The party claiming third-party beneficiary status must show that the contract was entered into by the parties directly and primarily for his benefit. The benefit must be more than merely incidental to the agreement.
Appellant inmate claimed that the kosher food provided by the appellee contractor averaged fewer calories than the minimum required under the appellee State's contract and that the food did not meet the dictates of his religious beliefs. Appellant sought damages for breach of contract as a third-party beneficiary. The trial court denied appellant’s claim. The Supreme Court of South Dakota affirmed the trial court’s judgment.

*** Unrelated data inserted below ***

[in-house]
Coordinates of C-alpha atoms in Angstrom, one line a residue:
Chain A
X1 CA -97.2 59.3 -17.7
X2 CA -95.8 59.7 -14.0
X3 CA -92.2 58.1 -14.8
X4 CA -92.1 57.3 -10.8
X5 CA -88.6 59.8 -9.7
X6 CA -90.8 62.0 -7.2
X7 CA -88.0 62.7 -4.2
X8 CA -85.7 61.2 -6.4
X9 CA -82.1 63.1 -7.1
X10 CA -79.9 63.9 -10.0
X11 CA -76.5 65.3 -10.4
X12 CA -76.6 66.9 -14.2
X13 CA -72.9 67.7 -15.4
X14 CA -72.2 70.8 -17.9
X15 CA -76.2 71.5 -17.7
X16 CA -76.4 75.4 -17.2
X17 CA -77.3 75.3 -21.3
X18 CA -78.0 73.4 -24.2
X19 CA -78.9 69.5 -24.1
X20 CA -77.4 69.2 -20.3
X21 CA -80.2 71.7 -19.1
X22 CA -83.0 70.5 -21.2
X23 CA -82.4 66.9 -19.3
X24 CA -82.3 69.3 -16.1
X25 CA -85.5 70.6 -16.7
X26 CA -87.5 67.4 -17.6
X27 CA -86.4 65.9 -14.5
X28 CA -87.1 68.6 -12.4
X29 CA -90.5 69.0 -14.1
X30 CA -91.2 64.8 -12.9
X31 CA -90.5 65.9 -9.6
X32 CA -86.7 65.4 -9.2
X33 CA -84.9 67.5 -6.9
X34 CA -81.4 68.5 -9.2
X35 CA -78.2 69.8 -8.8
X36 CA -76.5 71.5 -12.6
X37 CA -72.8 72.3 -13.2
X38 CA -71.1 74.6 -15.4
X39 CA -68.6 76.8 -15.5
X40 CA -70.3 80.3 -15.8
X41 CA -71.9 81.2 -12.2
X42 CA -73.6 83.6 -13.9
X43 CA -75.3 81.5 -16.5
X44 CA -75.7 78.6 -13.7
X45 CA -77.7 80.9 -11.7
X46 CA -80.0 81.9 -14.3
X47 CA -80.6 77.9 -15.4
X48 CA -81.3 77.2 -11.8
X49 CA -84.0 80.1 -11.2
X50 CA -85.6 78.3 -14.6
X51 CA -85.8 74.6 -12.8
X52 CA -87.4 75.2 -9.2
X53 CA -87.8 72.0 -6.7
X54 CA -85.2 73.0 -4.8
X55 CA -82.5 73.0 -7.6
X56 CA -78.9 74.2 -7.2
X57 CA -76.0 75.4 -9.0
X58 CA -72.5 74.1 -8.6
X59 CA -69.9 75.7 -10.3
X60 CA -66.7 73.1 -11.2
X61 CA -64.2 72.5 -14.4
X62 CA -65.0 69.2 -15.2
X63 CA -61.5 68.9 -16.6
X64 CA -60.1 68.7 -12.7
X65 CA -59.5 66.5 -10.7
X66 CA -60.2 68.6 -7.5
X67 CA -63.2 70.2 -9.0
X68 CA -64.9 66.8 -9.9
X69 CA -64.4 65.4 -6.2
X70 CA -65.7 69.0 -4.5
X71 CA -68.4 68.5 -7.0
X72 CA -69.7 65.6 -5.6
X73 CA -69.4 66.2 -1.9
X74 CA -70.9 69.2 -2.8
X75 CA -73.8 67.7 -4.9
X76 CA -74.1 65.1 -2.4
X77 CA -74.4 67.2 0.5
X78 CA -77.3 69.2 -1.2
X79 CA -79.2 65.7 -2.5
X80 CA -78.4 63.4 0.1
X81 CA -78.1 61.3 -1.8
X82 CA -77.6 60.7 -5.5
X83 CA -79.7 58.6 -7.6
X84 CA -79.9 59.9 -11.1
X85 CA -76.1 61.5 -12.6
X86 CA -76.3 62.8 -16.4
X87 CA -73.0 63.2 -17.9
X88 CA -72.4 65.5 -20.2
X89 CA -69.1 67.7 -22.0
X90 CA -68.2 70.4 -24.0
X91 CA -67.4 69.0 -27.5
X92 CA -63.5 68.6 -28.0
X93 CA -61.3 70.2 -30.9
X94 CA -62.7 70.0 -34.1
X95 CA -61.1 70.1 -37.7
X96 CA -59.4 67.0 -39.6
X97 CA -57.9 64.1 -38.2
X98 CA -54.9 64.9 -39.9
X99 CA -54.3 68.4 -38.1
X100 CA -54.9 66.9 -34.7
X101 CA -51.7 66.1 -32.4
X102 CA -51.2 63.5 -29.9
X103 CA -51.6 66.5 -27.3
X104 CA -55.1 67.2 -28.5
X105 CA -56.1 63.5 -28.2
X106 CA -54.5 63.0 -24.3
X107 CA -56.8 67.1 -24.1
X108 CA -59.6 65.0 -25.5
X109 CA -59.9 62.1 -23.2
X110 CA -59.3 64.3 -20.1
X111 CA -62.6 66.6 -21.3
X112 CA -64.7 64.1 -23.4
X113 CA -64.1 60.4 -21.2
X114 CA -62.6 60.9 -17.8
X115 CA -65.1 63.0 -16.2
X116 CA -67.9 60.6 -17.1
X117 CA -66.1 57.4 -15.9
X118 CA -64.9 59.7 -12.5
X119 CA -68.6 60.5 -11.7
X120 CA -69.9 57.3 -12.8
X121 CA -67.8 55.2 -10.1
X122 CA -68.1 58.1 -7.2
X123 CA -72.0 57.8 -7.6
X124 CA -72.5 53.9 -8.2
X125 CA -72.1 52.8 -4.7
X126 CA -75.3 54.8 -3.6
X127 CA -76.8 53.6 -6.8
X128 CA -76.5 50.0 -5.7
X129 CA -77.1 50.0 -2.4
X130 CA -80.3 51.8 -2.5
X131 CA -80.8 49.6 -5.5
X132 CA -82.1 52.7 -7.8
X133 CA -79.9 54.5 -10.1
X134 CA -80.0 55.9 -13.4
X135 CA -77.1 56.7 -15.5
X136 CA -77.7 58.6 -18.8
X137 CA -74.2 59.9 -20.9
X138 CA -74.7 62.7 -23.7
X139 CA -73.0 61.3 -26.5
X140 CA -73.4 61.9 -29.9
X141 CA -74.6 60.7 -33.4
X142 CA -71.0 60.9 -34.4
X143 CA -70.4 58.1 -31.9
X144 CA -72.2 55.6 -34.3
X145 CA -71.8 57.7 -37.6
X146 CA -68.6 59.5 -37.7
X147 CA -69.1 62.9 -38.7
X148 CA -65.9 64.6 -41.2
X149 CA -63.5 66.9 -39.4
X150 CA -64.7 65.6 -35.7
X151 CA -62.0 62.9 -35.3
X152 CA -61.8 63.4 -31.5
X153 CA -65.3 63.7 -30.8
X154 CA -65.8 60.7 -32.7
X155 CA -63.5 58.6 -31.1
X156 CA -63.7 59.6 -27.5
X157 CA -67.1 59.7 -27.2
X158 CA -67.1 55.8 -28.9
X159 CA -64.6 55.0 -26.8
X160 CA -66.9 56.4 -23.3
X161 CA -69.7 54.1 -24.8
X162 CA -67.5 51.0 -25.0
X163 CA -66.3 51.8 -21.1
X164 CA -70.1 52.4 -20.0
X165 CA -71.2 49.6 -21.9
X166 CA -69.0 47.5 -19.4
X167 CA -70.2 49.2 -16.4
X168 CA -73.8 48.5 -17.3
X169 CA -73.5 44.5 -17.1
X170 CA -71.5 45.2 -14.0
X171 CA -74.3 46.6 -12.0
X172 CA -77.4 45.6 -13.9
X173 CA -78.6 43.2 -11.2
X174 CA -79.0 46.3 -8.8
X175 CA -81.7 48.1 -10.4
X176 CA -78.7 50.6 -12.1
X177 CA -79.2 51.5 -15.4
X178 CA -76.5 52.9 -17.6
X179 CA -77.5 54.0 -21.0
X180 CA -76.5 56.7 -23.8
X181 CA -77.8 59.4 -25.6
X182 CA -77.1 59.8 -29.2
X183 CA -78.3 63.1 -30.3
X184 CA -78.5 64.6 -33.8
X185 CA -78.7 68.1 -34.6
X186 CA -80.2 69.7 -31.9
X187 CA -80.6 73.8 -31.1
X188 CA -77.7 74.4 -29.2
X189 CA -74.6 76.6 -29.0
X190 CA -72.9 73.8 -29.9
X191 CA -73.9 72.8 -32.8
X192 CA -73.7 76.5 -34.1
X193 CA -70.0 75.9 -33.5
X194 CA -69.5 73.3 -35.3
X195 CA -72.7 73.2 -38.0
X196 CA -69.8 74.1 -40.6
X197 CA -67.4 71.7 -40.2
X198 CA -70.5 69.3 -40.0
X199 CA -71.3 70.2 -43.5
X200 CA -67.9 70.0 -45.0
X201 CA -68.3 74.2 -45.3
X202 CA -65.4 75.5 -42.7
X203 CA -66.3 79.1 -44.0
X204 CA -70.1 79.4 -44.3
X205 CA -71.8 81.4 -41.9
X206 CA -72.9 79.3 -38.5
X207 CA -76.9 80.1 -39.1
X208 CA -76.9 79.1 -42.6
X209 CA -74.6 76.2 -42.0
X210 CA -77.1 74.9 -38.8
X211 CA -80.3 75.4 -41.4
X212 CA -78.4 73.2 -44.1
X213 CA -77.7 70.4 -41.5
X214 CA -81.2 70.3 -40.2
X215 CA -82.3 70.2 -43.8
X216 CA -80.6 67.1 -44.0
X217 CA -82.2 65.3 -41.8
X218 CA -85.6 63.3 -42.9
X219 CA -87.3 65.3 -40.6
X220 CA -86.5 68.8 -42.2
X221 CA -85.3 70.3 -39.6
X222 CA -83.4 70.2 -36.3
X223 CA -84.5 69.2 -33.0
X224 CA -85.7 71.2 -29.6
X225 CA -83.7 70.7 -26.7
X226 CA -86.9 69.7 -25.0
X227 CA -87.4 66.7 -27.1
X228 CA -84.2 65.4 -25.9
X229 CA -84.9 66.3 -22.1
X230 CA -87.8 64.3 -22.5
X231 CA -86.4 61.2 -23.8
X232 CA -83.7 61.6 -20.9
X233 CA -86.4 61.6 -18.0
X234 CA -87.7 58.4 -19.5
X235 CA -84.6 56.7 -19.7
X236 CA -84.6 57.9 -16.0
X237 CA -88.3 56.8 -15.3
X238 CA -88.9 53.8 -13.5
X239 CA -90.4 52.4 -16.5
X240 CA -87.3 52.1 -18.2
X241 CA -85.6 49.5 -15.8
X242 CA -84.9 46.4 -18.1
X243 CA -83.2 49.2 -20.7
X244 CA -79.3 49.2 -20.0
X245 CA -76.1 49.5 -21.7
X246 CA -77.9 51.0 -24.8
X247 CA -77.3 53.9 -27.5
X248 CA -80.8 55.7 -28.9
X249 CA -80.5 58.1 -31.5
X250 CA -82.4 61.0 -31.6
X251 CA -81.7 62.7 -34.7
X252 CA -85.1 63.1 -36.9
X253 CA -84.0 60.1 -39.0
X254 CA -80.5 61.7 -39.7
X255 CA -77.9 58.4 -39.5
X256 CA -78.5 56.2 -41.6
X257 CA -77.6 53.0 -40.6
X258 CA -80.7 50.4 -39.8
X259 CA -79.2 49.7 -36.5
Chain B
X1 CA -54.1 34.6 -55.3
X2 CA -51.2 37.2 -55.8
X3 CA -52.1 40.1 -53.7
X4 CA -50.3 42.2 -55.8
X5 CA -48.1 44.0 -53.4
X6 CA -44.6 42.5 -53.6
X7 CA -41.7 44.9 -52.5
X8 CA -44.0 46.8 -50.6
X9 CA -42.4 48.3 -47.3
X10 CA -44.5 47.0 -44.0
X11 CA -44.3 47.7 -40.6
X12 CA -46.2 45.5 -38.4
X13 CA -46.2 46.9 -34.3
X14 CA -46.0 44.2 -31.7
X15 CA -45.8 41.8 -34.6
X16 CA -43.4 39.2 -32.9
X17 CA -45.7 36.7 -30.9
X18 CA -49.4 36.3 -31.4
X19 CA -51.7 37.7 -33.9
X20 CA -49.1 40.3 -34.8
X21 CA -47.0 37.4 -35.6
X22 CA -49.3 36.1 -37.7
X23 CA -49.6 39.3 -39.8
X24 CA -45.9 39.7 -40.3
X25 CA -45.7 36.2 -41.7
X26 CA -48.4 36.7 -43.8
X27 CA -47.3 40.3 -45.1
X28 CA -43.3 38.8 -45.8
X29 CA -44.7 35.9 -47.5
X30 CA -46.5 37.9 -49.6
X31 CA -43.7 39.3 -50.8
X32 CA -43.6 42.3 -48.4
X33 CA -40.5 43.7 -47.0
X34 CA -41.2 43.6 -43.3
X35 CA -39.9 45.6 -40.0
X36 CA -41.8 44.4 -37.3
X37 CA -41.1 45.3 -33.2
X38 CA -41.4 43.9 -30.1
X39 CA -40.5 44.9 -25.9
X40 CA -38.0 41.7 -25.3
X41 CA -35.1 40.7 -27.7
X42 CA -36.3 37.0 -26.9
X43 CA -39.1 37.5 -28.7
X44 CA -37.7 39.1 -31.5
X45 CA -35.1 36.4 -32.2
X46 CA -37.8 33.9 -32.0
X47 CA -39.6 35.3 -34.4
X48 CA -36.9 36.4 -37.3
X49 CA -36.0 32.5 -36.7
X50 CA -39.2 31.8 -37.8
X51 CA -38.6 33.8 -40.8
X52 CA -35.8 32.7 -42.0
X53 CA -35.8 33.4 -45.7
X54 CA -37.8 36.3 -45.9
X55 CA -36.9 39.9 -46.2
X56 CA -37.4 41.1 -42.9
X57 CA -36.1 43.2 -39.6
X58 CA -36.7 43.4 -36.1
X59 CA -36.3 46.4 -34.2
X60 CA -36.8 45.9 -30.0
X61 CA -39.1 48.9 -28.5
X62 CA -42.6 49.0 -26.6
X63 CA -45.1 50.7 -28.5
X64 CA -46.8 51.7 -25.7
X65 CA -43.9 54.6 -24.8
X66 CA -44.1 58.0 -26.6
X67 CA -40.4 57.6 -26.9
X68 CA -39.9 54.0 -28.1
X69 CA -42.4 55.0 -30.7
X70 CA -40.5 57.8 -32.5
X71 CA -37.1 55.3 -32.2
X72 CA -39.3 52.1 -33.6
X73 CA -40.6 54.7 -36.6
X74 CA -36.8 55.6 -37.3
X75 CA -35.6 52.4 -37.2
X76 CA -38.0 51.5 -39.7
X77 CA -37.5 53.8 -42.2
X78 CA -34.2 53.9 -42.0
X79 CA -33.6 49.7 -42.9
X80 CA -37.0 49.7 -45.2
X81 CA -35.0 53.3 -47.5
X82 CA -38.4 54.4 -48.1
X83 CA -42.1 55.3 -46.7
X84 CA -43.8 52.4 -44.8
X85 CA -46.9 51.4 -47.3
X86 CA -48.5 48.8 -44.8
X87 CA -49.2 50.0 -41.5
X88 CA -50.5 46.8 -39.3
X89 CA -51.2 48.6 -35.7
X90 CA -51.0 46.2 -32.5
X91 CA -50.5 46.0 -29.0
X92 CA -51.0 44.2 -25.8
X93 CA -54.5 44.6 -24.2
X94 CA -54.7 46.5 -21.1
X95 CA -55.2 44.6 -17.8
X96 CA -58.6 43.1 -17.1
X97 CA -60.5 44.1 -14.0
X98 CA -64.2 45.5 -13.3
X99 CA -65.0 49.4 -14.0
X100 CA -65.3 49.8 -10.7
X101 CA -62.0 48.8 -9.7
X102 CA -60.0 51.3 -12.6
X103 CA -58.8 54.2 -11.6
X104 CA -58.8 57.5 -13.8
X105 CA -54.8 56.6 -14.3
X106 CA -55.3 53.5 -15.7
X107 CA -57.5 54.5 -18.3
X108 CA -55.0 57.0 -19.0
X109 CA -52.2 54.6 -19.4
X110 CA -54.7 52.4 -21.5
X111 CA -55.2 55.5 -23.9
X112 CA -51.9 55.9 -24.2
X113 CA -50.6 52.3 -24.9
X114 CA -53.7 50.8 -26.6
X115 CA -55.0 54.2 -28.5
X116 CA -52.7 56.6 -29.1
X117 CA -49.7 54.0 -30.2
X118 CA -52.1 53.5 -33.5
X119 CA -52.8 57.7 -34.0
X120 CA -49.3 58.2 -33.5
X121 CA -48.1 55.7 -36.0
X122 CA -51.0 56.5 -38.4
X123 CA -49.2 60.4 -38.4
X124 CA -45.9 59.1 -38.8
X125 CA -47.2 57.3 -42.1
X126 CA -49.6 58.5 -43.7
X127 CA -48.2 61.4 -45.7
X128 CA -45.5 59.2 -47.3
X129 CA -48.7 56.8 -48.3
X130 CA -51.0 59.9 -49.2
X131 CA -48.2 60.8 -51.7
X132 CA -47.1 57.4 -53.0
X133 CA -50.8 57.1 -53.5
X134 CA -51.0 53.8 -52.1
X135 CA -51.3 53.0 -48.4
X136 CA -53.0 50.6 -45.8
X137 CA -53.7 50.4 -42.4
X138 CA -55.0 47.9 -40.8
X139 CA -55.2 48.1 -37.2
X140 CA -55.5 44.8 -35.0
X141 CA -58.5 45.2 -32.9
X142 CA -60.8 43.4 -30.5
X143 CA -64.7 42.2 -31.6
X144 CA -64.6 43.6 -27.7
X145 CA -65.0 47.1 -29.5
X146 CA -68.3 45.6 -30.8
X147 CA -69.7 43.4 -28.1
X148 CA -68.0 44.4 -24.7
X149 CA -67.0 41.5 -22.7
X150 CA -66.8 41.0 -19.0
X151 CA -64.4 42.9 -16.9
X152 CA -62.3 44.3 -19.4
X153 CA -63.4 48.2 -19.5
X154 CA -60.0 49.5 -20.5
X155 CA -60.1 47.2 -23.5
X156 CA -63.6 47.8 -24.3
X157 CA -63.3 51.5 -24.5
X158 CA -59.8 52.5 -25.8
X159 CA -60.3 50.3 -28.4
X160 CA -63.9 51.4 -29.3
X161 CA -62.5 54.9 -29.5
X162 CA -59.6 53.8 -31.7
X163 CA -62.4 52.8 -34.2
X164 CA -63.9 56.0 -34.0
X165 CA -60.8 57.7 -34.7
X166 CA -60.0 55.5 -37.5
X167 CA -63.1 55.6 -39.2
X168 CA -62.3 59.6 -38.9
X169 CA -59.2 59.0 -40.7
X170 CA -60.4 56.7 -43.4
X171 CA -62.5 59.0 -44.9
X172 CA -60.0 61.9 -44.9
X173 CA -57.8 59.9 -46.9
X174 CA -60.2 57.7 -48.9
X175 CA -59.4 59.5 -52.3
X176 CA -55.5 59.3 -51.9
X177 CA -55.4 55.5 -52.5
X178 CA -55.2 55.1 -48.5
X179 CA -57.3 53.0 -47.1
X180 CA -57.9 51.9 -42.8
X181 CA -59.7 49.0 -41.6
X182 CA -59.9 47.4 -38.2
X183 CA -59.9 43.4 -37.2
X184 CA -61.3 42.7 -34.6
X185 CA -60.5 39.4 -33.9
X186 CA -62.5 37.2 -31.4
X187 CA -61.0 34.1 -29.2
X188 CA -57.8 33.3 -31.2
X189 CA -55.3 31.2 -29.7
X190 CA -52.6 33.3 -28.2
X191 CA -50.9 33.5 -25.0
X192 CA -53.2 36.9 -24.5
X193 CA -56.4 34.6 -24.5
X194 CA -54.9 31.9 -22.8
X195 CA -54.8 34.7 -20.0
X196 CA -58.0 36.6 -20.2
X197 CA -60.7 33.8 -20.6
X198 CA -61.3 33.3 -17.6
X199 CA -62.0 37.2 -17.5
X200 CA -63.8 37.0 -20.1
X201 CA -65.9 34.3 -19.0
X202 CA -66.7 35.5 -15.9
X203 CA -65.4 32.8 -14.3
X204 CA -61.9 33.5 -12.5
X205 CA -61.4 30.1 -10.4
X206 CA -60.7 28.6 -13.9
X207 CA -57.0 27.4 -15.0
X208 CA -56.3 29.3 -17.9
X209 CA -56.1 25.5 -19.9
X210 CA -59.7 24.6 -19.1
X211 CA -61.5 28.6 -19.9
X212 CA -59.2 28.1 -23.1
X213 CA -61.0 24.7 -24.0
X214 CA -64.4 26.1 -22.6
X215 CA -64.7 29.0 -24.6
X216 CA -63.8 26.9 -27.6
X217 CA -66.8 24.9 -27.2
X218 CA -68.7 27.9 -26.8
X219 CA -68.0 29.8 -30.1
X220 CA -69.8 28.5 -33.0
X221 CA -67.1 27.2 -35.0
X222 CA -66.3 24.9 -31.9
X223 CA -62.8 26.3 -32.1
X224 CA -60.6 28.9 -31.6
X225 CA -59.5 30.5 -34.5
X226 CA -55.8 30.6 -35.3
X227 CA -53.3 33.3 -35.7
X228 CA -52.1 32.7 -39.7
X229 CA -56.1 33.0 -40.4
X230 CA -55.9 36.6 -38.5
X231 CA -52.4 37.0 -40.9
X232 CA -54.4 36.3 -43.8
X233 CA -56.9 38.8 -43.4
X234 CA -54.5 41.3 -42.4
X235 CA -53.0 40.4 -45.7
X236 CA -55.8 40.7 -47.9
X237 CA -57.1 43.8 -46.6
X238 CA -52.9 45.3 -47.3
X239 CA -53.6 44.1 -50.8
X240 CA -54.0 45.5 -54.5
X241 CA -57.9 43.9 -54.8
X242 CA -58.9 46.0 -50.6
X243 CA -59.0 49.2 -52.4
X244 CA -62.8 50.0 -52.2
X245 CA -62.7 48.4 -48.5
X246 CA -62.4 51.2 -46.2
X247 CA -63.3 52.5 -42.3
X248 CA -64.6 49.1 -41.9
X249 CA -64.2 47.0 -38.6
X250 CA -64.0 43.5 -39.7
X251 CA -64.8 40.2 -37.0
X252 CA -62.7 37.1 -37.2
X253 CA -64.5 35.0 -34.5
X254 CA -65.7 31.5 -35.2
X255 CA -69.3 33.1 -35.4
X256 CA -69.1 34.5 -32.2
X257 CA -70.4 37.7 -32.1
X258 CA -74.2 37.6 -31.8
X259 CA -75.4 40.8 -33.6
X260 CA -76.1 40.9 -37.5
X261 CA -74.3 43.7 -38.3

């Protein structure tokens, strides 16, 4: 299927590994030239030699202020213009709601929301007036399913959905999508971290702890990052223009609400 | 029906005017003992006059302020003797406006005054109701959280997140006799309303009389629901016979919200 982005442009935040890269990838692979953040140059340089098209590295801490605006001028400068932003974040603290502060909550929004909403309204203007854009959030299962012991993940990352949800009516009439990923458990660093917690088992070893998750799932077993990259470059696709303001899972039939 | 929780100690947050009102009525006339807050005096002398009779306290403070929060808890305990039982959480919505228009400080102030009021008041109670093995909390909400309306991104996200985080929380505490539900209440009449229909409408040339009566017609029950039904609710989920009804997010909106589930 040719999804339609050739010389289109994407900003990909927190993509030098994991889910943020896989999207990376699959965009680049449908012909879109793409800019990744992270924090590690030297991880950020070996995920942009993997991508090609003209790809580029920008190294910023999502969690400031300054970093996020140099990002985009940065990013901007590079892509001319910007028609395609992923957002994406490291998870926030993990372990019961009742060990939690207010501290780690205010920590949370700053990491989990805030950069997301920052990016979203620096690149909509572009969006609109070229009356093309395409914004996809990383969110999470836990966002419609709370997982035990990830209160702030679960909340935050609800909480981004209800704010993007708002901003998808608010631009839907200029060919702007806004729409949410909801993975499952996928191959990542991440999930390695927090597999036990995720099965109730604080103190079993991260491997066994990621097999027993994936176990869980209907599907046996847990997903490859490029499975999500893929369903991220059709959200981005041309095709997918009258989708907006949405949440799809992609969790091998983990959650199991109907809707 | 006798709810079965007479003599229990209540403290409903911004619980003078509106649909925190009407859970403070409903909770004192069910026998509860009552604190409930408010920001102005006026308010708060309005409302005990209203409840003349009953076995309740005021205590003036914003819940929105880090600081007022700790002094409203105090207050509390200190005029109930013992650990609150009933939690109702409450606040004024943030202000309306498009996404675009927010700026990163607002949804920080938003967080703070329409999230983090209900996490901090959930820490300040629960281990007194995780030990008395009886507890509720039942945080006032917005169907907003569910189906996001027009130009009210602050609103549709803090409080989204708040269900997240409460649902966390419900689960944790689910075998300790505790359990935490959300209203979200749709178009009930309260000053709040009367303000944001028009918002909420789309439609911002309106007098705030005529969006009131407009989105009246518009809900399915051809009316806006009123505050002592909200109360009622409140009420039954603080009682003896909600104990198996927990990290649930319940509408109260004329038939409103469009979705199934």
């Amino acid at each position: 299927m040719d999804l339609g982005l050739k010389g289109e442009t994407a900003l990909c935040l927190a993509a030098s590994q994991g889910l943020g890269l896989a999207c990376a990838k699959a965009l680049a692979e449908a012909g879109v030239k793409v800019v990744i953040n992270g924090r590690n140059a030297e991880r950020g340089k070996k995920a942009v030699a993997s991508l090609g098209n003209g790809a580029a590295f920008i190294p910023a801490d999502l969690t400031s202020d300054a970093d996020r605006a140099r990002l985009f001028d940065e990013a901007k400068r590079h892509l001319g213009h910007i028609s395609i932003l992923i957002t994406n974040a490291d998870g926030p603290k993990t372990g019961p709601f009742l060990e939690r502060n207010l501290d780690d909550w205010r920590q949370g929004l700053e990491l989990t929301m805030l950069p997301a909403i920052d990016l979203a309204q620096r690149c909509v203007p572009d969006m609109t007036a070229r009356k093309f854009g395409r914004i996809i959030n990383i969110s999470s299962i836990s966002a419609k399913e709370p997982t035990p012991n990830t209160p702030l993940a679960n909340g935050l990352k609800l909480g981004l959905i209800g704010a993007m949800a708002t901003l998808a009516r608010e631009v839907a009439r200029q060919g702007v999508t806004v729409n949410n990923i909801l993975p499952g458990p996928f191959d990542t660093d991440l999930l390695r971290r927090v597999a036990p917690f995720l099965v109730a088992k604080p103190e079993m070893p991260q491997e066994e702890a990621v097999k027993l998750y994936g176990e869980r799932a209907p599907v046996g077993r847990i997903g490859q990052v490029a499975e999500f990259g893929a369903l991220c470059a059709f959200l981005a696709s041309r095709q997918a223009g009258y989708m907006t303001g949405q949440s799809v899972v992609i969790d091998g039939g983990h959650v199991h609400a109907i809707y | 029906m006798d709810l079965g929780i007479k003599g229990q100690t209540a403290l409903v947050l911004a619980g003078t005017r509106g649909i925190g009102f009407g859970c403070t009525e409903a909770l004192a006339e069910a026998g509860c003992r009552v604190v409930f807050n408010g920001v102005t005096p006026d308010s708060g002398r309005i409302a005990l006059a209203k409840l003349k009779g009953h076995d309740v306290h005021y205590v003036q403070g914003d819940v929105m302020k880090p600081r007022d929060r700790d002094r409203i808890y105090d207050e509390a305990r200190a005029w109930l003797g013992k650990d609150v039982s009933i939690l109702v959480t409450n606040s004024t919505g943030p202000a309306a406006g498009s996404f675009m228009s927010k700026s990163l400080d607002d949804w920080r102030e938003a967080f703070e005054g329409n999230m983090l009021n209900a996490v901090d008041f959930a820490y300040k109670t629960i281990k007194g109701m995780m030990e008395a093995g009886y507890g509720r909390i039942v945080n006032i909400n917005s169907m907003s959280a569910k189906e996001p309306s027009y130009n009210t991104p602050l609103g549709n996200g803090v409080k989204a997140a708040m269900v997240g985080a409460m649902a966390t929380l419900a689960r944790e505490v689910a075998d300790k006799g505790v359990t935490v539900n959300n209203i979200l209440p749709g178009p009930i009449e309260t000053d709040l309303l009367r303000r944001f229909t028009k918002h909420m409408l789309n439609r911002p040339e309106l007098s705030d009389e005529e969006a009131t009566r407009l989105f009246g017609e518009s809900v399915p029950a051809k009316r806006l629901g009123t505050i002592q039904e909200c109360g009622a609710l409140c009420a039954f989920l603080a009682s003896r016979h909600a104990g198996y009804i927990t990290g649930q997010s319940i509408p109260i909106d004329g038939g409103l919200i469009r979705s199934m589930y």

Did appellant have standing to sue for breach of the State's contract with appellee, arguing that he is a third-party beneficiary of that contract?
The contract at issue was a public contract between appellee State and appellee contractor, and that the contract did not expressly indicate that it was intended for appellant inmate’s direct benefit or enforcement. On the contrary, the contract reflected that it was made for the express benefit of appellee State, and the collective benefit that inmates could receive was only incidental to that of appellee State. Accordingly, under S.D. Codified Laws § 53-2-6, appellant could not recover as a third-party beneficiary.